situation regarding wages demands a positive intervention, this does not solve
the ‘how’ problem. What policy instrument can the commission come up with, which
will be able to accommodate the diversity of wage-setting systems across Europe
and keep its promise of not harming subsidiarity?
While hard law is always the best
way to ensure compliance, it is not certain that the commission will be able to
overcome the legal and political hurdles in this instance. It has often been underlined
153 of the Treaty on the Functioning of the European Union, on social
policy, explicitly excludes pay from the EU’s regulatory competences. If not
impossible, the search
for an alternative legal basis, in a spirit of legal creativity, seems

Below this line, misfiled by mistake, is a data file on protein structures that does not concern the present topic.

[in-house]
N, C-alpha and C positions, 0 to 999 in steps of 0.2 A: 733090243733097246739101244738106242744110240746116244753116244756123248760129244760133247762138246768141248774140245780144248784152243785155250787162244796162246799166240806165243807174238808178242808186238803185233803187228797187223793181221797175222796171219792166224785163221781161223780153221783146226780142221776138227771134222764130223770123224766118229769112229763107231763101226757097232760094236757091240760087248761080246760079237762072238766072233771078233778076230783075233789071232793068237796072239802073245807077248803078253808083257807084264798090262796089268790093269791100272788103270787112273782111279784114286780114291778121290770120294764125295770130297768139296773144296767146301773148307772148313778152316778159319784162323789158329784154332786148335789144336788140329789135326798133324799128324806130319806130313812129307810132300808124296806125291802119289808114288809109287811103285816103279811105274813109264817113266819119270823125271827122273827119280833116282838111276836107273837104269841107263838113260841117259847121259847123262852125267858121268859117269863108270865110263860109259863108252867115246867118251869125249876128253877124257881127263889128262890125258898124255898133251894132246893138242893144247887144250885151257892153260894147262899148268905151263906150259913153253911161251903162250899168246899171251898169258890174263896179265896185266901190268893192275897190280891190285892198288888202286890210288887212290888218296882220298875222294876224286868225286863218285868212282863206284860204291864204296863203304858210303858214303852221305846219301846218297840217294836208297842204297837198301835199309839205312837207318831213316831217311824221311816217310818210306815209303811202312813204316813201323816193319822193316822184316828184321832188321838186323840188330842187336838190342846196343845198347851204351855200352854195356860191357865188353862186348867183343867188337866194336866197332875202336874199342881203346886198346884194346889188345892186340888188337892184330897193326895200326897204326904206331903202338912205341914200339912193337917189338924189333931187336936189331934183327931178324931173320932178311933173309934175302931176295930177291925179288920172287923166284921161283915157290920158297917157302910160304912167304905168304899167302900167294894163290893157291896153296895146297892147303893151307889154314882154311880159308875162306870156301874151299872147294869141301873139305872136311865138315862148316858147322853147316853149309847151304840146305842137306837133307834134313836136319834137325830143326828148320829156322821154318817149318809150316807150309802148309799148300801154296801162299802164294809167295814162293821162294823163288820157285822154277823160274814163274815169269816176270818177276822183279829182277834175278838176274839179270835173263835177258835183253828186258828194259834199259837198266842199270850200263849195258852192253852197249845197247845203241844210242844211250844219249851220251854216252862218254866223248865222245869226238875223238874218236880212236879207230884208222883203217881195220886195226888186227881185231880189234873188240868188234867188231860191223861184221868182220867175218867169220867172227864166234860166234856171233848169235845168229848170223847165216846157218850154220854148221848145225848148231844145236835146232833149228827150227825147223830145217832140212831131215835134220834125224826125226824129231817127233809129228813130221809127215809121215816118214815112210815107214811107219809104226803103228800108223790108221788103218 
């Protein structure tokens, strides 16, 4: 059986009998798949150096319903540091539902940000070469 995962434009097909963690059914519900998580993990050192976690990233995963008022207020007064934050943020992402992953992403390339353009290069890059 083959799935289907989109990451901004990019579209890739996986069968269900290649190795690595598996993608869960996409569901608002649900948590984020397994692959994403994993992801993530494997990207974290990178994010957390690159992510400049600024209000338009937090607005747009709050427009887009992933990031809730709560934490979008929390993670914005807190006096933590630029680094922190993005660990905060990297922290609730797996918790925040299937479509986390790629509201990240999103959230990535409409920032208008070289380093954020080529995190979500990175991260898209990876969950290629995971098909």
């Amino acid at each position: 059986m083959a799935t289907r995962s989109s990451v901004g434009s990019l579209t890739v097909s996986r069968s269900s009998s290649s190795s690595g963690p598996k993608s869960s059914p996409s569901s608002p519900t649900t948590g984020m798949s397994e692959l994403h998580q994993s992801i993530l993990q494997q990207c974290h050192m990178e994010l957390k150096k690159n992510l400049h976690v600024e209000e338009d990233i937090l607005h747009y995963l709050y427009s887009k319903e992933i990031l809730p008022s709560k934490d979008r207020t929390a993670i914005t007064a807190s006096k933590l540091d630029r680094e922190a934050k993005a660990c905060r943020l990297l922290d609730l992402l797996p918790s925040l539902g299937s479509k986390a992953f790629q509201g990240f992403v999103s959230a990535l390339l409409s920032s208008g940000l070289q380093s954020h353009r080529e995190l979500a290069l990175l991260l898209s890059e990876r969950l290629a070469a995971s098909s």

tricky and will be hotly debated.
If the commission fails to gather
sufficient support for a legislative breakthrough, it will have to rely on soft
law. The sixth principle of the European
Pillar of Social Rights, while leaving the door open to both paths, suggests
more emphasis on the second-best, non-binding option.
In that case, a recommendation from
the Council of the EU could be the chosen instrument. Anchoring it in the
European Semester would have the advantage of setting up a surveillance
mechanism, through which slow convergence could be promoted. As we know from
all socially-rooted recommendations of the European Semester, however, compliance
and implementation tend to be low.
Thus, the consultation over the
coming months will be crucial for the commission to find the right balance
between legitimacy and effectiveness. During this period, it is important for
progressive actors to remember that one cannot consistently call for a more
social Europe … and then end up shooting everybody in the foot when things